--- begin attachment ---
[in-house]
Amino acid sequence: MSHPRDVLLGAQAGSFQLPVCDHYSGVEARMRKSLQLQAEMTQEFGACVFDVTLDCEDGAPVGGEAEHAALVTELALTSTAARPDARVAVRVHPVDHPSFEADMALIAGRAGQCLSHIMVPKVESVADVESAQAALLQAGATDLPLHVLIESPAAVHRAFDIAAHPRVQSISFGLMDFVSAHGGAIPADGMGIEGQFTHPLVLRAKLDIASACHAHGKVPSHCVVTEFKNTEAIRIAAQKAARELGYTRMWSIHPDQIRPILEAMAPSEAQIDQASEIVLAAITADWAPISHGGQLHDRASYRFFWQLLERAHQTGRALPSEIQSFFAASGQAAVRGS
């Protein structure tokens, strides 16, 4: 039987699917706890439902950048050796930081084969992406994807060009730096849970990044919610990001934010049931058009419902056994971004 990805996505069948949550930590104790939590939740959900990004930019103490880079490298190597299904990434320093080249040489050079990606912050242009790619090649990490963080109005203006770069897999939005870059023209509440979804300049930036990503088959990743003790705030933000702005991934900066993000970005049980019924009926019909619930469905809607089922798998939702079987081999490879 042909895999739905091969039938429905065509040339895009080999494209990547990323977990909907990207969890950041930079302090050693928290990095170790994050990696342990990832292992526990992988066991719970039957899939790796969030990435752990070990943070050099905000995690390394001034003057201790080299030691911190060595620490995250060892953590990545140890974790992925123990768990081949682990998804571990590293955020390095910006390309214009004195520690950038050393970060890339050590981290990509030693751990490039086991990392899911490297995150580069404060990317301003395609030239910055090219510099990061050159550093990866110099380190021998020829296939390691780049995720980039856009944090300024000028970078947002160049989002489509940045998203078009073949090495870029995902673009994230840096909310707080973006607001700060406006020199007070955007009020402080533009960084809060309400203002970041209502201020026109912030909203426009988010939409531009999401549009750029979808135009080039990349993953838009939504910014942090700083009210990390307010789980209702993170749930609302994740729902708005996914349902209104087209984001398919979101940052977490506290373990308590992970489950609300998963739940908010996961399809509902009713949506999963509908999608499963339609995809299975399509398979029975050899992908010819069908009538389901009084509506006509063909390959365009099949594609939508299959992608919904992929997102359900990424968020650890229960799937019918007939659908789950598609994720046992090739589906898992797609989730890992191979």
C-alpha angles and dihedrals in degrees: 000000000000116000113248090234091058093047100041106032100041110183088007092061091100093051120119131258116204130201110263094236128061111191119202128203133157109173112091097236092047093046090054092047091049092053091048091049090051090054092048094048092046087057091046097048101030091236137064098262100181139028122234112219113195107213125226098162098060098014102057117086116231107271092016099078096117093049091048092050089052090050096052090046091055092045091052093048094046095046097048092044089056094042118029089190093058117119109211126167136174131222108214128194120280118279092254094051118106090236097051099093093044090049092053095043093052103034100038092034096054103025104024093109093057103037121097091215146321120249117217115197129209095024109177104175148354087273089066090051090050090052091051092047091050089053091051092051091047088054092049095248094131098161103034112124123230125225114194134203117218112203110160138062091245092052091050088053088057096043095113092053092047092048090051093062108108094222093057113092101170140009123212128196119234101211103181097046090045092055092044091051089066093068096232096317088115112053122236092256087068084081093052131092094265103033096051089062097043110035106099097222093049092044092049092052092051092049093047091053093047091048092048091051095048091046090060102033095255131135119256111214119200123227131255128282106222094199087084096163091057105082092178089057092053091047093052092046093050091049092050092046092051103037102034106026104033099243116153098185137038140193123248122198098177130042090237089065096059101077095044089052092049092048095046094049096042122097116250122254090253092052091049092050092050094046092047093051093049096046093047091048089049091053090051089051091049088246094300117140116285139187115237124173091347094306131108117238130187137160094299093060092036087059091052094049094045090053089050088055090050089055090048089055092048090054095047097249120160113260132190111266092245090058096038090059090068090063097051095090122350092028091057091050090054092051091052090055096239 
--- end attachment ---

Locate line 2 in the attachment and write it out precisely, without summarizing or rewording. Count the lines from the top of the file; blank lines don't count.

Amino acid sequence: MSHPRDVLLGAQAGSFQLPVCDHYSGVEARMRKSLQLQAEMTQEFGACVFDVTLDCEDGAPVGGEAEHAALVTELALTSTAARPDARVAVRVHPVDHPSFEADMALIAGRAGQCLSHIMVPKVESVADVESAQAALLQAGATDLPLHVLIESPAAVHRAFDIAAHPRVQSISFGLMDFVSAHGGAIPADGMGIEGQFTHPLVLRAKLDIASACHAHGKVPSHCVVTEFKNTEAIRIAAQKAARELGYTRMWSIHPDQIRPILEAMAPSEAQIDQASEIVLAAITADWAPISHGGQLHDRASYRFFWQLLERAHQTGRALPSEIQSFFAASGQAAVRGS